Dinner was an outdoor BBQ held in a hut that represents the rural villages. Several nationals shared pieces of their culture and history. Zambia is full of over 70 tribes and different cultures. The diversity here is broad but their hearts seem equally welcoming and loving.
Our hearts are full and our minds are brimming with memories to carry with us forever.
We have spent the last couple days getting to know the staff and ministry at CURE, but today was our first real day of ministry. Due to the diversity of skills on our team, we were able to serve multiple areas of the hospital – from maintenance to baking to medical to teaching. It was a blessing to see how each of our backgrounds could be practically used here to love on the nationals.
Our day was concluded with a very special Zambian meal prepared by Patricia, a Zambian staff member. She made several delicacies: shima (a corn paste staple), chicken, small fish (eaten whole), cooked pumpkin leaves, okra, and fried caterpillars.
After dinner, we shared our favorite moments of the day:
* teaching a mom how to watercolor for the first time
* singing worship songs with the staff and patient’s moms
* Serving alongside Zambians within the same area of training
* loving on the children and their moms (cuddling small babies and telling bible stories)
* blowing bubbles for patients as they waited for doctor appointments…. among so many more.
The day was full of so many blessings. We lay our heads down exhausted but with our hearts full.
Today we were able to go to church with the spiritual director at CURE and his family. They had 3 separate choirs singing during the service. The electricity wasn’t working this morning so the keyboard didn’t work. It didn’t slow them down at all. They sang , clapped and had a large African drum keep tempo. Although the main language in Zambia is English, the service was primarily in a tribal language. The pastor did her own translation and gave her sermon in both languages! The community of 120 people were very welcoming to our group. At the end of the service, we were lined up outside the door for the whole church to shake our hands and welcome us individually.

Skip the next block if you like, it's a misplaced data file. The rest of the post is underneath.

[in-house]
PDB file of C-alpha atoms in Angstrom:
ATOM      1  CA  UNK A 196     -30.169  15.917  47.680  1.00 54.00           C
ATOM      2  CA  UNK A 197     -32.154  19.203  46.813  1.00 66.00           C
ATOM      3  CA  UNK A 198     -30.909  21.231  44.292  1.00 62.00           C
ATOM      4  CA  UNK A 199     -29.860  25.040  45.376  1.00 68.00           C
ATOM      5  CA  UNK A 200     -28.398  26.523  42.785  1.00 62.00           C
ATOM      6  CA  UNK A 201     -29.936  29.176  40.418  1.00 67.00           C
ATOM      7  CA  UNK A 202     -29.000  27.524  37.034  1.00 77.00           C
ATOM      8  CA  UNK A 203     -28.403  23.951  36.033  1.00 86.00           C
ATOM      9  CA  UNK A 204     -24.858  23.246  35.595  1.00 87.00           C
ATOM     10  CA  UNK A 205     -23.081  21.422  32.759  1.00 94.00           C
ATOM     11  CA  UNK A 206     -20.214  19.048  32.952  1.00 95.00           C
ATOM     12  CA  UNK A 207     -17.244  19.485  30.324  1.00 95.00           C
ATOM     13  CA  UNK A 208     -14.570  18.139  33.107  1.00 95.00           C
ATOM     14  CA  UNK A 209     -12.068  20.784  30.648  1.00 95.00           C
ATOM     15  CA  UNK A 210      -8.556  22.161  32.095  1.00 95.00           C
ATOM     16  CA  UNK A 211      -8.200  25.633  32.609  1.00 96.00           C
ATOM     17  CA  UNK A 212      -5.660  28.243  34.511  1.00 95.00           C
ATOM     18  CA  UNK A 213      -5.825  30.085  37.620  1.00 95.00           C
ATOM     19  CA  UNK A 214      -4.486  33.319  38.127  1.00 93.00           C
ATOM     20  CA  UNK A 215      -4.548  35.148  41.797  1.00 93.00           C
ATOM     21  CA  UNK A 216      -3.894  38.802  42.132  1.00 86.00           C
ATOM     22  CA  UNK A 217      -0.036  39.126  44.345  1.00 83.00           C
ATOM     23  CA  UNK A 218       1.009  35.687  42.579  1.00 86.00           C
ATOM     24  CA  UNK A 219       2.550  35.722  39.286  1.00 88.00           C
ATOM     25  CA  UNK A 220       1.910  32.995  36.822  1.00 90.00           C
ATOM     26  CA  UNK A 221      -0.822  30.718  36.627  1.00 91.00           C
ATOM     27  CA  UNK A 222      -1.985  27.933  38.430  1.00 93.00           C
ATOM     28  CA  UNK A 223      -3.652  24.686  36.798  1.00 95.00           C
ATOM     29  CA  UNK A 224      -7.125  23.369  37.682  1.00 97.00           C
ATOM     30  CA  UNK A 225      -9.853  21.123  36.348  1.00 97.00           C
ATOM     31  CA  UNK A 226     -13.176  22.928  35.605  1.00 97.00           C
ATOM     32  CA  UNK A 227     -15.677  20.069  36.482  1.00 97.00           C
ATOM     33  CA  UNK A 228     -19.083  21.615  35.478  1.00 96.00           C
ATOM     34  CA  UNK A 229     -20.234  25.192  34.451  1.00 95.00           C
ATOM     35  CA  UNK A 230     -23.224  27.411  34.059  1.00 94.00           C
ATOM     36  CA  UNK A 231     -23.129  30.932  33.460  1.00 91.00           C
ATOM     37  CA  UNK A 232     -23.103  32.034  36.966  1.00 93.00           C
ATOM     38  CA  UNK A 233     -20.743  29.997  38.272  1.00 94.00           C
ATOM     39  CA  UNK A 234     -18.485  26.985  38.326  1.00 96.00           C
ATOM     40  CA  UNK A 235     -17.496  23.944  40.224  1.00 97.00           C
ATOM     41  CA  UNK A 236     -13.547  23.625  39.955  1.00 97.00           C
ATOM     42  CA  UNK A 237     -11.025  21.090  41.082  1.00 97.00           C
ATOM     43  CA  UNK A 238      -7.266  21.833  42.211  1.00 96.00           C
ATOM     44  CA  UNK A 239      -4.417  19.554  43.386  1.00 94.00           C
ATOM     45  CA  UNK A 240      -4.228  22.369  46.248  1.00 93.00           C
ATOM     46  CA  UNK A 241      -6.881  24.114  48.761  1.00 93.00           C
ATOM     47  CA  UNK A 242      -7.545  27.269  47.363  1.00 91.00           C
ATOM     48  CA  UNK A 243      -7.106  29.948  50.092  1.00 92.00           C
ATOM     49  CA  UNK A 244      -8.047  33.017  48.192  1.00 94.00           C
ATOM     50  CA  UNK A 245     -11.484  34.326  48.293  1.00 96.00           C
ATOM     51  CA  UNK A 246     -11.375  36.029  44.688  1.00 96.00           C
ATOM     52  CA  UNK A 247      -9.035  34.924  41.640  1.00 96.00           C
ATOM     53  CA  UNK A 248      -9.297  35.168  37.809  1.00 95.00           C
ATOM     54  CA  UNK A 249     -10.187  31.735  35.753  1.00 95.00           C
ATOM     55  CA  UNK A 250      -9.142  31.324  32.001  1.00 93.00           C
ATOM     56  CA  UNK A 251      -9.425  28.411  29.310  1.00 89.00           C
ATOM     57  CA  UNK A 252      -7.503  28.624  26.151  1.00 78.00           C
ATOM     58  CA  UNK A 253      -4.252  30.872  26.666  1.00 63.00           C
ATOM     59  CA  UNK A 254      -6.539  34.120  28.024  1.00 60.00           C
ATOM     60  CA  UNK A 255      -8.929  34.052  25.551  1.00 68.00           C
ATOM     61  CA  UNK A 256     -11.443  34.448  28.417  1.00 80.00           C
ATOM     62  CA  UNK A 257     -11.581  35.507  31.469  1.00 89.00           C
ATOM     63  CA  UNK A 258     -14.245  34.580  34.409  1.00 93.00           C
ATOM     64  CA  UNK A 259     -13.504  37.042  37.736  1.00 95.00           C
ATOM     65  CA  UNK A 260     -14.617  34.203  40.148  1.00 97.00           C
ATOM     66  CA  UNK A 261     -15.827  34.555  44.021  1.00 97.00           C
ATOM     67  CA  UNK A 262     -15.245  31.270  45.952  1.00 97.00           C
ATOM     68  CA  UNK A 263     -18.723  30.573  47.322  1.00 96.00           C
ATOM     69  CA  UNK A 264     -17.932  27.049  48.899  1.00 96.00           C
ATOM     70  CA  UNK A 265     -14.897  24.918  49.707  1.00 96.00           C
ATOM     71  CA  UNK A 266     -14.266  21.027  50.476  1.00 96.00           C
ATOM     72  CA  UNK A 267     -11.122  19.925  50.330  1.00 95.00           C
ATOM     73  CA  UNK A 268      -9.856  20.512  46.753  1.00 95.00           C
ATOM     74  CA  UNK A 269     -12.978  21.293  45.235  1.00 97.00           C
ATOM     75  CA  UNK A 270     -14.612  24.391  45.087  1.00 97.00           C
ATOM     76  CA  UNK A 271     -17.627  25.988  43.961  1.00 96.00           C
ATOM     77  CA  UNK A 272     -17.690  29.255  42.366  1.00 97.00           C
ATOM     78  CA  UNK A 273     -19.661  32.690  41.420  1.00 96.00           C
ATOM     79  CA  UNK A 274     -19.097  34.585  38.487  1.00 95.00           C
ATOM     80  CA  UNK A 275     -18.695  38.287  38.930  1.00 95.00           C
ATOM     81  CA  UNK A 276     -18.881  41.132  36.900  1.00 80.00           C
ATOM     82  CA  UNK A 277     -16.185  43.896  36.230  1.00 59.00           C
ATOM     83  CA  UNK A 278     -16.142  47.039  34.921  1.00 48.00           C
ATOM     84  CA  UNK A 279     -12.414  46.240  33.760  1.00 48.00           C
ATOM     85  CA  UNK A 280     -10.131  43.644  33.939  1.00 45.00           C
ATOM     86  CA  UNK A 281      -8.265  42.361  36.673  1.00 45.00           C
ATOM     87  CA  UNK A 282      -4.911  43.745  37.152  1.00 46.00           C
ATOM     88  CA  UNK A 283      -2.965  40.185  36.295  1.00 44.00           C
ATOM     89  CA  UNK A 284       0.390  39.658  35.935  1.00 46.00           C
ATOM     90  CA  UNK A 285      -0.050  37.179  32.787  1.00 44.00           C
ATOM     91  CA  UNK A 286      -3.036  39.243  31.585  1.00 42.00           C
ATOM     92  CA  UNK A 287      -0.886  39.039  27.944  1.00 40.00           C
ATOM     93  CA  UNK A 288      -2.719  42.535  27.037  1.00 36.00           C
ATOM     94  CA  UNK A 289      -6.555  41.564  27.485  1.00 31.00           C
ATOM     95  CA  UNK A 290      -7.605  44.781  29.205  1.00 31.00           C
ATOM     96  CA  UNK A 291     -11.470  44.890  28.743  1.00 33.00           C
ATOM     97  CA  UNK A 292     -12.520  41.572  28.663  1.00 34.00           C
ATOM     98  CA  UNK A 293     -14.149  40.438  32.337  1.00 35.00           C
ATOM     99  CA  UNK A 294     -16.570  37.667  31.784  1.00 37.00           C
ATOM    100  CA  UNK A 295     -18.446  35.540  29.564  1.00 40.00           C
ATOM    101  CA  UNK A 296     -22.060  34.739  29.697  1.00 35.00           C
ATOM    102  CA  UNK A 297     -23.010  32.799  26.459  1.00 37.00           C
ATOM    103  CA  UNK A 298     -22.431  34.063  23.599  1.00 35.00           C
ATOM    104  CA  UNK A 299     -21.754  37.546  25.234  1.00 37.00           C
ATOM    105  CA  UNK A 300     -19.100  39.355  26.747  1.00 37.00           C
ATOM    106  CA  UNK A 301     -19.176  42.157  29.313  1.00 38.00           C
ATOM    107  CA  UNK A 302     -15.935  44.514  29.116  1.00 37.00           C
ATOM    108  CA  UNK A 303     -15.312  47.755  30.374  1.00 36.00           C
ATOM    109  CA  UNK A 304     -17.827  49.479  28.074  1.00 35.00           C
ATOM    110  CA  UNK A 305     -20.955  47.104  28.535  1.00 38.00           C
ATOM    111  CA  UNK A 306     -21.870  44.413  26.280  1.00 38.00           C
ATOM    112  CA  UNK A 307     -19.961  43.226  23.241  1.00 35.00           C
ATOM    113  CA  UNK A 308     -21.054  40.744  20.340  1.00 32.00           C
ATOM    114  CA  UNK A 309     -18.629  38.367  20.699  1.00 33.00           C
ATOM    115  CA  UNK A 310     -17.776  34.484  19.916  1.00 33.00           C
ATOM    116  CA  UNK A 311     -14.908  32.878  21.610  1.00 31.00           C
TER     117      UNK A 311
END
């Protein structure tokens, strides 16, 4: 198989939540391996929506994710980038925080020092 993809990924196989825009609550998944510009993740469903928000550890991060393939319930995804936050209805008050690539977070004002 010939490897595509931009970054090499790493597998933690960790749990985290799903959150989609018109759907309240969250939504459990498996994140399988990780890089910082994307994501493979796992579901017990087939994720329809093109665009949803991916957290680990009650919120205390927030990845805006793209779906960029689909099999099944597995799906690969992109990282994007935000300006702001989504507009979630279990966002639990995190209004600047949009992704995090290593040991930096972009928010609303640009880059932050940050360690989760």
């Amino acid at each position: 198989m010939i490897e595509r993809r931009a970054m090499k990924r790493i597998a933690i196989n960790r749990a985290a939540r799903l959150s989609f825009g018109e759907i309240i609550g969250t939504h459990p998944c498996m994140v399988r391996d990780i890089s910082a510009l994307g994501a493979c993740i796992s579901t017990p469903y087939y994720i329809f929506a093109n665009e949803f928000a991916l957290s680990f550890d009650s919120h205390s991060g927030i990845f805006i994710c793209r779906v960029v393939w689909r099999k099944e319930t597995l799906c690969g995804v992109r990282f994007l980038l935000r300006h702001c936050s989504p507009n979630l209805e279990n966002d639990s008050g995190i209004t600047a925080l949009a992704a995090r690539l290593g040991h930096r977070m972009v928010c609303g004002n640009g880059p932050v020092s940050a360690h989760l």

After church we had plans to have lunch with some staff from CURE…but the church graciously fixed us a typical African meal, which we ate with some of the church staff. They were such gracious hosts.
This afternoon we were able to do some shopping at a local craft market. So many beautiful handmade goods! After a long afternoon, we headed back to CURE for a small dinner and to rest before our first full day of ministry tomorrow.
Today was our first day to look around the Beit CURE Hospital grounds. We met with the staff for orientation and tour. After lunch we were taken on 2 home visits. These are families of children who were already treated at CURE. We met with both families in their very humble homes and were met with great hospitality and warmth. They shared their transforming stories and in return we were able to bless these families with gifts of food.
The first family has a little girl treated for clubfoot almost 18 months ago. She is doing very well and is starting to hit major milestones. The family gives praise to Jesus for her healing and treatment at CURE.
The second family has a 16 year old who was treated for chronic ear infections and bilateral hearing loss back in 2006. She was treated in 2008 and immediately recovered full hearing. Her mom calls herself an ambassador for CURE because she often tells families about the resources at CURE.
It was a great day meeting Zambian families, hearing their God-stories, and a special beginning to this week of ministry at CURE.
After a long day of flying (with no problems along the way) the team arrived safely in Lusaka, Zambia!